22. The applicant did not comment on this point. The Commission, in its report of 8 September 1999, referred to its previous case-law, according to which the reservation was not valid as it did not comply with the criteria set out in Article 64 of the Convention, but did not consider this issue further as, in its view, the Government had failed to raise it in their observations.
23. The Court observes however that, in the observations filed with the Commission, the Government, without giving further explanations, had stated that Article 6 of the Convention was not applicable to the present case because of the reservation. Accordingly, the Government are not estopped from raising this question before the Court. Therefore, the Court has to examine whether Austria's reservation is in conformity with Article 57 of the Convention which reads as follows:
“1. Any State may, when signing [the] Convention or when depositing its instrument of ratification, make a reservation in respect of any particular provision of the Convention to the extent that any law then in force in its territory is not in conformity with the provision. Reservations of a general character shall not be permitted under this Article.
2. Any reservation made under this Article shall contain a brief statement of the law concerned.”
24. On several occasions the Court has already considered the question of the compatibility of declarations and reservations with Article 57 (former Article 64) of the Convention (see, for example, the Belilos v. Switzerland judgment of 29 April 1988, Series A no. 132; the Weber v. Switzerland judgment of 22 May 1990, Series A no. 177; the Chorherr v. Austria judgment of 25 August 1993, Series A no. 266-B; the Gradinger v. Austria judgment of 23 October 1995, Series A no. 328-C). In the case of Ettl and Others the Court, referring to its Ringeisen judgment, considered the Austrian reservation in respect of Article 6 valid and applicable to proceedings before land reform boards (see the Ettl and Others v. Austria judgment of 23 April 1987, Series A no. 117, p. 19, § 42, and the Ringeisen judgment cited above, pp. 40-41, § 98). Neither in the case of Ettl and Others nor in the Ringeisen case did the Court examine whether the reservation complied with the criteria laid down in Article 57 of the Convention.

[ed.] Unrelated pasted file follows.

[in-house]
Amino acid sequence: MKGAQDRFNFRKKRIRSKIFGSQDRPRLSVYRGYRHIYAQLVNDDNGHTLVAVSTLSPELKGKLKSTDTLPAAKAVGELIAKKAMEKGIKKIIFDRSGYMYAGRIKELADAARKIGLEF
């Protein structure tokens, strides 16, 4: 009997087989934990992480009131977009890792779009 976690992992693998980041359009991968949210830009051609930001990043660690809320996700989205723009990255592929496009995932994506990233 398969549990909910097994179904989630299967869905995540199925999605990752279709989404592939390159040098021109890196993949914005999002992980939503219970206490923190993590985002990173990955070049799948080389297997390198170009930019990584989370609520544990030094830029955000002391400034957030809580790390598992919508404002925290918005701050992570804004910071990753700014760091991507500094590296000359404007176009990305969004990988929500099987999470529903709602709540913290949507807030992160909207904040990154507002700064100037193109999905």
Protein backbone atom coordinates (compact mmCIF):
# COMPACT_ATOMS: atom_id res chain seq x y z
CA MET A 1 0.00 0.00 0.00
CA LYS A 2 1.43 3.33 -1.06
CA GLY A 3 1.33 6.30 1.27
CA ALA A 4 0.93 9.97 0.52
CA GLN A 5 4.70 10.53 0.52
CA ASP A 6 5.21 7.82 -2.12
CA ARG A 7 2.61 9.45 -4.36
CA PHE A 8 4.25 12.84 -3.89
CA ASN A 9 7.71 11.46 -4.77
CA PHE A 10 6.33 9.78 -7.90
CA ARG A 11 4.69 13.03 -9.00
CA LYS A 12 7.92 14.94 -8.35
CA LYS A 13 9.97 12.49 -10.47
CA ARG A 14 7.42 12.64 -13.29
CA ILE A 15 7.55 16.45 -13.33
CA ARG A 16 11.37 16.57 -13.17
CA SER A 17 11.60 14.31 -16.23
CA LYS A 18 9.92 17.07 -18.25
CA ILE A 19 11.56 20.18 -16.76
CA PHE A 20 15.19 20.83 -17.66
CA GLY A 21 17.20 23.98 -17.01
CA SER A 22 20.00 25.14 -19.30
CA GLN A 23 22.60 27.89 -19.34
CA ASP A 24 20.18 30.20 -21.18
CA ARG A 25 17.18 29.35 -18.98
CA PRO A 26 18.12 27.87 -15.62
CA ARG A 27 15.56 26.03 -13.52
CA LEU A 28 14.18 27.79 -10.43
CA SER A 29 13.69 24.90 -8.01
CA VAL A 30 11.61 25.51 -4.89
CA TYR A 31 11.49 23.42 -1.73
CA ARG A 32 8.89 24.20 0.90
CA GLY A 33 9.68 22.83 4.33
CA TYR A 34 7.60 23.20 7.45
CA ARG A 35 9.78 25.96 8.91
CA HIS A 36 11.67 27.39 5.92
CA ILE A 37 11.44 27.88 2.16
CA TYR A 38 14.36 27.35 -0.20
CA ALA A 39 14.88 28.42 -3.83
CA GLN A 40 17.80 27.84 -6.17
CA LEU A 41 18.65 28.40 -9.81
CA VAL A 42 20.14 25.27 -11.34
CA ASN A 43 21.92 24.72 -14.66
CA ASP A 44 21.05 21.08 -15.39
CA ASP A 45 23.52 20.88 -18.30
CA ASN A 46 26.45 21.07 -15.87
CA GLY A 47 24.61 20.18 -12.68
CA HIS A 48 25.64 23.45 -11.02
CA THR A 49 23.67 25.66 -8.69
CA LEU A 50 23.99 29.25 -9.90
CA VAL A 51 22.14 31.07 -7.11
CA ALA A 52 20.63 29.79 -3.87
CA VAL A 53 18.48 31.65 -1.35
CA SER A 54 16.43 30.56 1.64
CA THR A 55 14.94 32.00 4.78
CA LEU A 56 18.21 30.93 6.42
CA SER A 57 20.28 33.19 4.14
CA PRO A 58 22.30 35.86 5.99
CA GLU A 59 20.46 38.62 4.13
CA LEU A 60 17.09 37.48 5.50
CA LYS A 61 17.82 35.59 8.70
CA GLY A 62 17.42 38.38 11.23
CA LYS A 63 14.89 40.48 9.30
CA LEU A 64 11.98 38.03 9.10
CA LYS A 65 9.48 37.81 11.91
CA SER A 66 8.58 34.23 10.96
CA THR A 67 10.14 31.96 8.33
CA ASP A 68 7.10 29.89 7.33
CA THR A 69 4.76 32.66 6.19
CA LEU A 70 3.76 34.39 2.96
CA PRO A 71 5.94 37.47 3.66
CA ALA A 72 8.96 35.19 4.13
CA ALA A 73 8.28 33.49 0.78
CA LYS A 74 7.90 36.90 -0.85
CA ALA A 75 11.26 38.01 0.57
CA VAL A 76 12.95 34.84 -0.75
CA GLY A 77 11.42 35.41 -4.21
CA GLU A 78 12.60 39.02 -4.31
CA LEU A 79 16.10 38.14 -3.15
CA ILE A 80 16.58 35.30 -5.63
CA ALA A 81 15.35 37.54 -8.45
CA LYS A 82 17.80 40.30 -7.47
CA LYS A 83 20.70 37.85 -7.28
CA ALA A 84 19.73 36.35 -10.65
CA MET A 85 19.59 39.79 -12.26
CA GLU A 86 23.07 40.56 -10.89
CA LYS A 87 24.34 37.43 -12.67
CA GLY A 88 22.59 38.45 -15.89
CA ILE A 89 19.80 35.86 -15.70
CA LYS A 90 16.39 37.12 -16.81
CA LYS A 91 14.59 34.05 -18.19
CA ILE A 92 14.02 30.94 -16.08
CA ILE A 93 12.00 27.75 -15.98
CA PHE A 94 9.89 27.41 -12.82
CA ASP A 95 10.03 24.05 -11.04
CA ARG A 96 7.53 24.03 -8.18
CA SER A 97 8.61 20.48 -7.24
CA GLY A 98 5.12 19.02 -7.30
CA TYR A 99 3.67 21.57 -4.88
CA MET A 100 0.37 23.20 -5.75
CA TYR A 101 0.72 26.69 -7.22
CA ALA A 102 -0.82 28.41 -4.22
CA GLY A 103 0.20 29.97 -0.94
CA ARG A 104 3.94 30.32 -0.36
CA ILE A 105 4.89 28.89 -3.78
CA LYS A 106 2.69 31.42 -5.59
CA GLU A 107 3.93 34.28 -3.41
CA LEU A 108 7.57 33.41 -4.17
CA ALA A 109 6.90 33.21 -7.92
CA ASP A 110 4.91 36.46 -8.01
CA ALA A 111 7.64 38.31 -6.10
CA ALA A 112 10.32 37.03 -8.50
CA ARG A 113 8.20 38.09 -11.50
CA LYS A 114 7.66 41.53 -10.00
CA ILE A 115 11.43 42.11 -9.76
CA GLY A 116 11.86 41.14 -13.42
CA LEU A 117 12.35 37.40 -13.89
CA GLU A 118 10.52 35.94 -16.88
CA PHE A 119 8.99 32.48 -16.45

However, in the subsequent Belilos case the Court examined whether a reservation met the requirements under Article 57 of the Convention. There, the Court held that Article 57 § 1 of the Convention requires “precision and clarity” and that the requirement that a reservation shall contain a brief statement of the law concerned is not a “purely formal requirement but a condition of substance which constitutes an evidential factor and contributes to legal certainty” (op. cit., p. 26, § 55, and pp. 27-28, § 59). This stricter approach was confirmed in the Weber judgment (op. cit., p. 19, § 38).
25. In the subsequent case of Fischer v. Austria, the Court did not find it necessary to examine the validity of the Austrian reservation in respect of Article 6, but held that the reservation did not prevent it from examining the applicant's complaint that the refusal to hold a hearing before the Administrative Court violated Article 6 of the Convention, because the provision on which the refusal was based was not in force at the time the reservation was made (see the Fischer v. Austria judgment of 26 April 1995, Series A no. 312, pp. 19-20, § 41; see also the Stallinger and Kuso v. Austria judgment of 23 April 1997, Reports of Judgments and Decisions 1997-II, p. 679, § 48, and the Pauger v. Austria judgment of 28 May 1997, Reports 1997-III, pp. 902-03, § 54).
26. In the cases of Bulut, Szücs and Werner, the Court also left open the question of the validity of the reservation in issue (see the Bulut v. Austria judgment of 22 February 1996, Reports 1996-II, p. 358, § 43; the Szücs v. Austria judgment of 24 November 1997, Reports 1997-VII, p. 2480, § 40; and the Werner v. Austria judgment of 24 November 1997, Reports 1997-VII, p. 2509, § 42).